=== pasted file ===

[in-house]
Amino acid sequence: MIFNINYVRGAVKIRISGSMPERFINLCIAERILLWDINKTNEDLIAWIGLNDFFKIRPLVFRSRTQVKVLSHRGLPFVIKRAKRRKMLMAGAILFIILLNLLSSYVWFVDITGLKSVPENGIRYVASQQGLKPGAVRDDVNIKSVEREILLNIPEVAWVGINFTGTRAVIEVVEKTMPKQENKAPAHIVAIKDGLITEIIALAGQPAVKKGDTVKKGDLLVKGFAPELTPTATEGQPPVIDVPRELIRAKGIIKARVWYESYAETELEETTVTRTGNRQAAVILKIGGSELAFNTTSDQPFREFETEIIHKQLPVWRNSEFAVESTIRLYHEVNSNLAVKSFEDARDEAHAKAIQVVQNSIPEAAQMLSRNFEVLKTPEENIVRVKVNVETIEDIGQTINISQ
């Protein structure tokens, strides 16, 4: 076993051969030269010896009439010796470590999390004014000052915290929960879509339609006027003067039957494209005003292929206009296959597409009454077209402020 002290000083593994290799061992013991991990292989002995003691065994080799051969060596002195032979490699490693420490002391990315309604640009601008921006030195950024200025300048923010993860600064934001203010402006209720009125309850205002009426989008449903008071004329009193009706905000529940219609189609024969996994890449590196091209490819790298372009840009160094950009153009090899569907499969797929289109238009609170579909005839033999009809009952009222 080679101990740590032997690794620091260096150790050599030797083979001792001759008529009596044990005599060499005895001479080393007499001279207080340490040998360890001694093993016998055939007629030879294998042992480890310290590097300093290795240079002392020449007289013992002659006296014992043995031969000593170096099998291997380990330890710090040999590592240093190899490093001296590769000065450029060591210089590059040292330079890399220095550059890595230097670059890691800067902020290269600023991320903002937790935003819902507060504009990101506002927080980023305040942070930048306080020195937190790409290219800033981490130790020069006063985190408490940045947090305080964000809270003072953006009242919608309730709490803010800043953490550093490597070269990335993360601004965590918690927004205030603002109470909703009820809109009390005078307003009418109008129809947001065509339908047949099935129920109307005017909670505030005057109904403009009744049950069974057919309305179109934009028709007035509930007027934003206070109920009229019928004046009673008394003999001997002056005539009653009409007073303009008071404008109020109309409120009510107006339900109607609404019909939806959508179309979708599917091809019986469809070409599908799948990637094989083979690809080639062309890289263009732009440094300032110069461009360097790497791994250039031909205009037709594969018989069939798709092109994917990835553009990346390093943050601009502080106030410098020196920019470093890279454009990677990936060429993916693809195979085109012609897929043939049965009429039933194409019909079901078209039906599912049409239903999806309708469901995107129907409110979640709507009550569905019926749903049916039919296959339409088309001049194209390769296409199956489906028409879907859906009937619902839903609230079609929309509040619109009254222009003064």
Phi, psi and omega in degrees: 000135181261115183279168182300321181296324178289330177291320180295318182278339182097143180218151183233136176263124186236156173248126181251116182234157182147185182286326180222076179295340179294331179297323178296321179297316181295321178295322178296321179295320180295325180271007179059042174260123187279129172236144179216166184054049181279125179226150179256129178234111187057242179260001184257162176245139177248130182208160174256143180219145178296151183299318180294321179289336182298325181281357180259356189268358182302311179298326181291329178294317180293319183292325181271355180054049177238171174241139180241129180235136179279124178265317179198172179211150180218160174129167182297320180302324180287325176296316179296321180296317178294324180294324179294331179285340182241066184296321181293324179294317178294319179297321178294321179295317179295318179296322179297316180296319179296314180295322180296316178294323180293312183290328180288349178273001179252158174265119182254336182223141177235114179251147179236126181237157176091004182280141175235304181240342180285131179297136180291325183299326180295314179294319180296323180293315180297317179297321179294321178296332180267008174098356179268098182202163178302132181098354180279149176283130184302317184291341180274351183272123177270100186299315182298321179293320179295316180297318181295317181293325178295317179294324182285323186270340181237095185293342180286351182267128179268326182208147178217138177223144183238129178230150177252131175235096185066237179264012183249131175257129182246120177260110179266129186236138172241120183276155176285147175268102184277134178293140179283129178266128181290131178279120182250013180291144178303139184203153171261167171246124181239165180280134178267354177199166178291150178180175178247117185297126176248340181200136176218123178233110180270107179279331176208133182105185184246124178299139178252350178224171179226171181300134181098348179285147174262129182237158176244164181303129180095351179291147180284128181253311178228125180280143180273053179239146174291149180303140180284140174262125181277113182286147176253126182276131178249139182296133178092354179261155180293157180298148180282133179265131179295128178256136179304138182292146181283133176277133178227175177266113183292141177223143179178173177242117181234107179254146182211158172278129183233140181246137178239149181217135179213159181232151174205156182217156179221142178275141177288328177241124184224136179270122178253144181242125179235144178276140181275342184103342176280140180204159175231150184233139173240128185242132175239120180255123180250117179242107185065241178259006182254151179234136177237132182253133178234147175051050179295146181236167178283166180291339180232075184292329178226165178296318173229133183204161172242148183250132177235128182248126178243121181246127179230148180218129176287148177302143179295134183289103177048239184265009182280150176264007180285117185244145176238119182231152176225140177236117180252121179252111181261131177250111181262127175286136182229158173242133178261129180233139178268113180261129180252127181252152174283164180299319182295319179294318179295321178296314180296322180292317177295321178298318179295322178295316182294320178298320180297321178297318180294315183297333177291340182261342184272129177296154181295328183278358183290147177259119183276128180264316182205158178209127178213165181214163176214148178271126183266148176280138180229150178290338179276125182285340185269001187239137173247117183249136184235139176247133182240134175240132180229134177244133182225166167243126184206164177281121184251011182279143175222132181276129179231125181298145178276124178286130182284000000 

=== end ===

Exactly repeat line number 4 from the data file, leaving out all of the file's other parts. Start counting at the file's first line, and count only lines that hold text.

Phi, psi and omega in degrees: 000135181261115183279168182300321181296324178289330177291320180295318182278339182097143180218151183233136176263124186236156173248126181251116182234157182147185182286326180222076179295340179294331179297323178296321179297316181295321178295322178296321179295320180295325180271007179059042174260123187279129172236144179216166184054049181279125179226150179256129178234111187057242179260001184257162176245139177248130182208160174256143180219145178296151183299318180294321179289336182298325181281357180259356189268358182302311179298326181291329178294317180293319183292325181271355180054049177238171174241139180241129180235136179279124178265317179198172179211150180218160174129167182297320180302324180287325176296316179296321180296317178294324180294324179294331179285340182241066184296321181293324179294317178294319179297321178294321179295317179295318179296322179297316180296319179296314180295322180296316178294323180293312183290328180288349178273001179252158174265119182254336182223141177235114179251147179236126181237157176091004182280141175235304181240342180285131179297136180291325183299326180295314179294319180296323180293315180297317179297321179294321178296332180267008174098356179268098182202163178302132181098354180279149176283130184302317184291341180274351183272123177270100186299315182298321179293320179295316180297318181295317181293325178295317179294324182285323186270340181237095185293342180286351182267128179268326182208147178217138177223144183238129178230150177252131175235096185066237179264012183249131175257129182246120177260110179266129186236138172241120183276155176285147175268102184277134178293140179283129178266128181290131178279120182250013180291144178303139184203153171261167171246124181239165180280134178267354177199166178291150178180175178247117185297126176248340181200136176218123178233110180270107179279331176208133182105185184246124178299139178252350178224171179226171181300134181098348179285147174262129182237158176244164181303129180095351179291147180284128181253311178228125180280143180273053179239146174291149180303140180284140174262125181277113182286147176253126182276131178249139182296133178092354179261155180293157180298148180282133179265131179295128178256136179304138182292146181283133176277133178227175177266113183292141177223143179178173177242117181234107179254146182211158172278129183233140181246137178239149181217135179213159181232151174205156182217156179221142178275141177288328177241124184224136179270122178253144181242125179235144178276140181275342184103342176280140180204159175231150184233139173240128185242132175239120180255123180250117179242107185065241178259006182254151179234136177237132182253133178234147175051050179295146181236167178283166180291339180232075184292329178226165178296318173229133183204161172242148183250132177235128182248126178243121181246127179230148180218129176287148177302143179295134183289103177048239184265009182280150176264007180285117185244145176238119182231152176225140177236117180252121179252111181261131177250111181262127175286136182229158173242133178261129180233139178268113180261129180252127181252152174283164180299319182295319179294318179295321178296314180296322180292317177295321178298318179295322178295316182294320178298320180297321178297318180294315183297333177291340182261342184272129177296154181295328183278358183290147177259119183276128180264316182205158178209127178213165181214163176214148178271126183266148176280138180229150178290338179276125182285340185269001187239137173247117183249136184235139176247133182240134175240132180229134177244133182225166167243126184206164177281121184251011182279143175222132181276129179231125181298145178276124178286130182284000000 